Kelley turns 29-years-old today.He was born in Louisville, KY and was Seattle’s 13th round draft pick in 2007. He spent his first four big league seasons in Seattle and was traded to New York in February of 2013 for Abraham Almonte, a 23-year-old outfield prospect. Though he got off to a slow start this season, he did pick up his first win as a Yankee against Toronto last week and two nights ago he pitched two scoreless inning against the Rays. I’d love to see him get hot and make me completely wrong about the management decision that got him on this Yankee team.
He shares his April 26th birthday with this long-ago hard-partying Yankee starting pitcher, this former pitch from the 1950’s who gained most of his fame pitching for another team and this one too.
|SEA (4 yrs)||10||9||.526||3.52||120||0||31||0||0||0||128.0||121||54||50||19||39||122||1.250|
|NYY (2 yrs)||4||3||.571||4.04||69||0||21||0||0||4||64.2||57||31||29||8||26||83||1.284|
I remember thinking the Yankees made a good move when they signed this righty reliever to a free agent contract in 1998. Holmes had pitched out of the Colorado bullpen for five seasons before that and had put up decent numbers, especially considering half his mound appearances were in Denver, where pitchers are typically punished by the thin air. But I was wrong. Holmes showed promise during the first two months of his only season in Pinstripes and Joe Torre’s confidence in the Asheville, NC reached a highpoint after Holmes turned in seven consecutive scoreless stints between late April and mid-May. But then he gave up three home runs in a single inning against Baltimore and after that, he struggled to regain consistency. He did bounce back to pitch well that September but when he didn’t make an appearance in the Yankees’ 1998 postseason you knew his days in pinstripes were numbered. The following March, Holmes was traded to the Diamondbacks. His final Yankee record included two saves and an 0-3 won-lost record. Holmes kept pitching until 2003, when he retired with a record of 35-33 and 59 saves, appearing in a total of 557 games during his 13-season career.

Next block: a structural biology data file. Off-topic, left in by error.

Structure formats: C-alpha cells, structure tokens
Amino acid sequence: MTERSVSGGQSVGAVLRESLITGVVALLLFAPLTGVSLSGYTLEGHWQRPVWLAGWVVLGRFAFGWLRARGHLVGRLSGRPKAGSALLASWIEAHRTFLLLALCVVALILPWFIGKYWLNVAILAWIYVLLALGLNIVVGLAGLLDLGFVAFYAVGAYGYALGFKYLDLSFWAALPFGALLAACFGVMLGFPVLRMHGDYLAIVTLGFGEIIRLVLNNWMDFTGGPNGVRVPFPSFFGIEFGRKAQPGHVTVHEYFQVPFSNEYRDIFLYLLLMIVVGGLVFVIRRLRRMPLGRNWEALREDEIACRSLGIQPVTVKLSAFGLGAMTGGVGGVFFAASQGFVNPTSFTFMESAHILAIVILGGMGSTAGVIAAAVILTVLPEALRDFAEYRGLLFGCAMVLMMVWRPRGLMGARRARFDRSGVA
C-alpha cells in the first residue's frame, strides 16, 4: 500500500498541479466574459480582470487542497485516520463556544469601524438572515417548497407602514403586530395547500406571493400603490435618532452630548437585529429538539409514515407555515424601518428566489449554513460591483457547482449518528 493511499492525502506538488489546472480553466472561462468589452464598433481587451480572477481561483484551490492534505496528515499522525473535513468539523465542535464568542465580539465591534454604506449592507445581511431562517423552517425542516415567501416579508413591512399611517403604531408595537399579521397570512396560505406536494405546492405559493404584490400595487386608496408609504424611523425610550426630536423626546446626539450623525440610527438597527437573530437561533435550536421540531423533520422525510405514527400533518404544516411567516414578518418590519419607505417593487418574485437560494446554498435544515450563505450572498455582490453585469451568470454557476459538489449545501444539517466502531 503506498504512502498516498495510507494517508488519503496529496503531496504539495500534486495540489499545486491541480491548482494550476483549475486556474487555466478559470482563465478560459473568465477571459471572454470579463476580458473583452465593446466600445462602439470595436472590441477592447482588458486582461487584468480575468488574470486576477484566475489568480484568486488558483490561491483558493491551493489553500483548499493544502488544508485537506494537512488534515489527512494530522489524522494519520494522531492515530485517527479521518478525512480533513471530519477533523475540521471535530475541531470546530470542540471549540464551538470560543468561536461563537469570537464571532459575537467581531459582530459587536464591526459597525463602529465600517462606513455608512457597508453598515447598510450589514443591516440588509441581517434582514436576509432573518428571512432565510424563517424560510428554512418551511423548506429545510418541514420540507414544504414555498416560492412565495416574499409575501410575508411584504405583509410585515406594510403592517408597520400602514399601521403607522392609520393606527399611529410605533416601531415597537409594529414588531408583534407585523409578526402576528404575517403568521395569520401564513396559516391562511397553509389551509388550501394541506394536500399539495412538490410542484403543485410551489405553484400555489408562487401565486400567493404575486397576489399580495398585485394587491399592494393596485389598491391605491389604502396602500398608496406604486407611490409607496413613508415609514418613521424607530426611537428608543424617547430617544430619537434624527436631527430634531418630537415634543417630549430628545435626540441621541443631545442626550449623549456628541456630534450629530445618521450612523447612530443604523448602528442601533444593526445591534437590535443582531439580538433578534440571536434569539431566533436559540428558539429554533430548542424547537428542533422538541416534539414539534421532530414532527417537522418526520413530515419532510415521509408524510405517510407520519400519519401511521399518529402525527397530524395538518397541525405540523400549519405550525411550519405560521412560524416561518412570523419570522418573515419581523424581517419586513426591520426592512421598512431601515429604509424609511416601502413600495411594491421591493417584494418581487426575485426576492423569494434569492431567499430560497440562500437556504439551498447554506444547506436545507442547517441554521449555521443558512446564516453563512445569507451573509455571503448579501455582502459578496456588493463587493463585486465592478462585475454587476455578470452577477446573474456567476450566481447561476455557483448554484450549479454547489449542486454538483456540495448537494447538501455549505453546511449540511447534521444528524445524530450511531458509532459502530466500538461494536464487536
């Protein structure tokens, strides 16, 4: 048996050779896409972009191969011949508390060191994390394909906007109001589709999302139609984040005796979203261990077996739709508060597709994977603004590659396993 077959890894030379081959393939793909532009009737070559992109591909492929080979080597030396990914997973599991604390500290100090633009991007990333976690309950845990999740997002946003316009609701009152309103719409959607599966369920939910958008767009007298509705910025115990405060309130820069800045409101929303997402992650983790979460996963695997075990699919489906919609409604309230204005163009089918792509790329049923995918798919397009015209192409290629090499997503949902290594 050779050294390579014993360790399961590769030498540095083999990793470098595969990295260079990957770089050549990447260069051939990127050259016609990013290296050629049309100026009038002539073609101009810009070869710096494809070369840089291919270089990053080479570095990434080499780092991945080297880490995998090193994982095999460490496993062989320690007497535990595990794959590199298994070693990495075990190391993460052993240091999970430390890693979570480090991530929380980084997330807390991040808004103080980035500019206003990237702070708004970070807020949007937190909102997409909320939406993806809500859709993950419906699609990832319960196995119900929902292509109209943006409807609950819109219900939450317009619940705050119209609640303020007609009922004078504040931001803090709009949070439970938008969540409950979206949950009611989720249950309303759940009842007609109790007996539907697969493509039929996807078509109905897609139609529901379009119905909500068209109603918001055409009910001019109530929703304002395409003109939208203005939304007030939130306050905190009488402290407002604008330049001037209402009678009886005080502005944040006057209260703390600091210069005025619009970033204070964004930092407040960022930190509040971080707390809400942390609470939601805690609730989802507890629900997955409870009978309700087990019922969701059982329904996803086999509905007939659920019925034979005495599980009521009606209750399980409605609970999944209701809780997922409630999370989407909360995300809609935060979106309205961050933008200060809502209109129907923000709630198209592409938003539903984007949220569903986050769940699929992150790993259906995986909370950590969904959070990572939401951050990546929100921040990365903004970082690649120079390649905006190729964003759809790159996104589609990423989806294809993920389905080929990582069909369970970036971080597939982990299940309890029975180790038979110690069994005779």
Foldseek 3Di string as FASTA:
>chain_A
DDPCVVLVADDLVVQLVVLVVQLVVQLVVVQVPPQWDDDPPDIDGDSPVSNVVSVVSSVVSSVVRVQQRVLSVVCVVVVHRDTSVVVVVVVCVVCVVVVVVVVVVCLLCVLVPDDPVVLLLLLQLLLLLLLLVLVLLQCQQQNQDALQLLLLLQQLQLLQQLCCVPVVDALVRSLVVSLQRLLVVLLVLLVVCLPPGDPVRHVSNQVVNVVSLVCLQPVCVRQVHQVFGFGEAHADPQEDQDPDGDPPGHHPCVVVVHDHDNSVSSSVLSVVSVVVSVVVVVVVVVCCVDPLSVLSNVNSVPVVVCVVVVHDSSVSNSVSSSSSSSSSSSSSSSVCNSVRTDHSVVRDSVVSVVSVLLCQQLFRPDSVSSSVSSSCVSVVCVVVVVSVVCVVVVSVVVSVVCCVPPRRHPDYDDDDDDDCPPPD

|COL (5 yrs)||23||13||.639||4.42||263||6||129||0||0||46||328.0||341||181||161||34||136||297||1.454|
|ARI (2 yrs)||4||3||.571||4.25||52||0||12||0||0||1||55.0||62||27||26||4||26||40||1.600|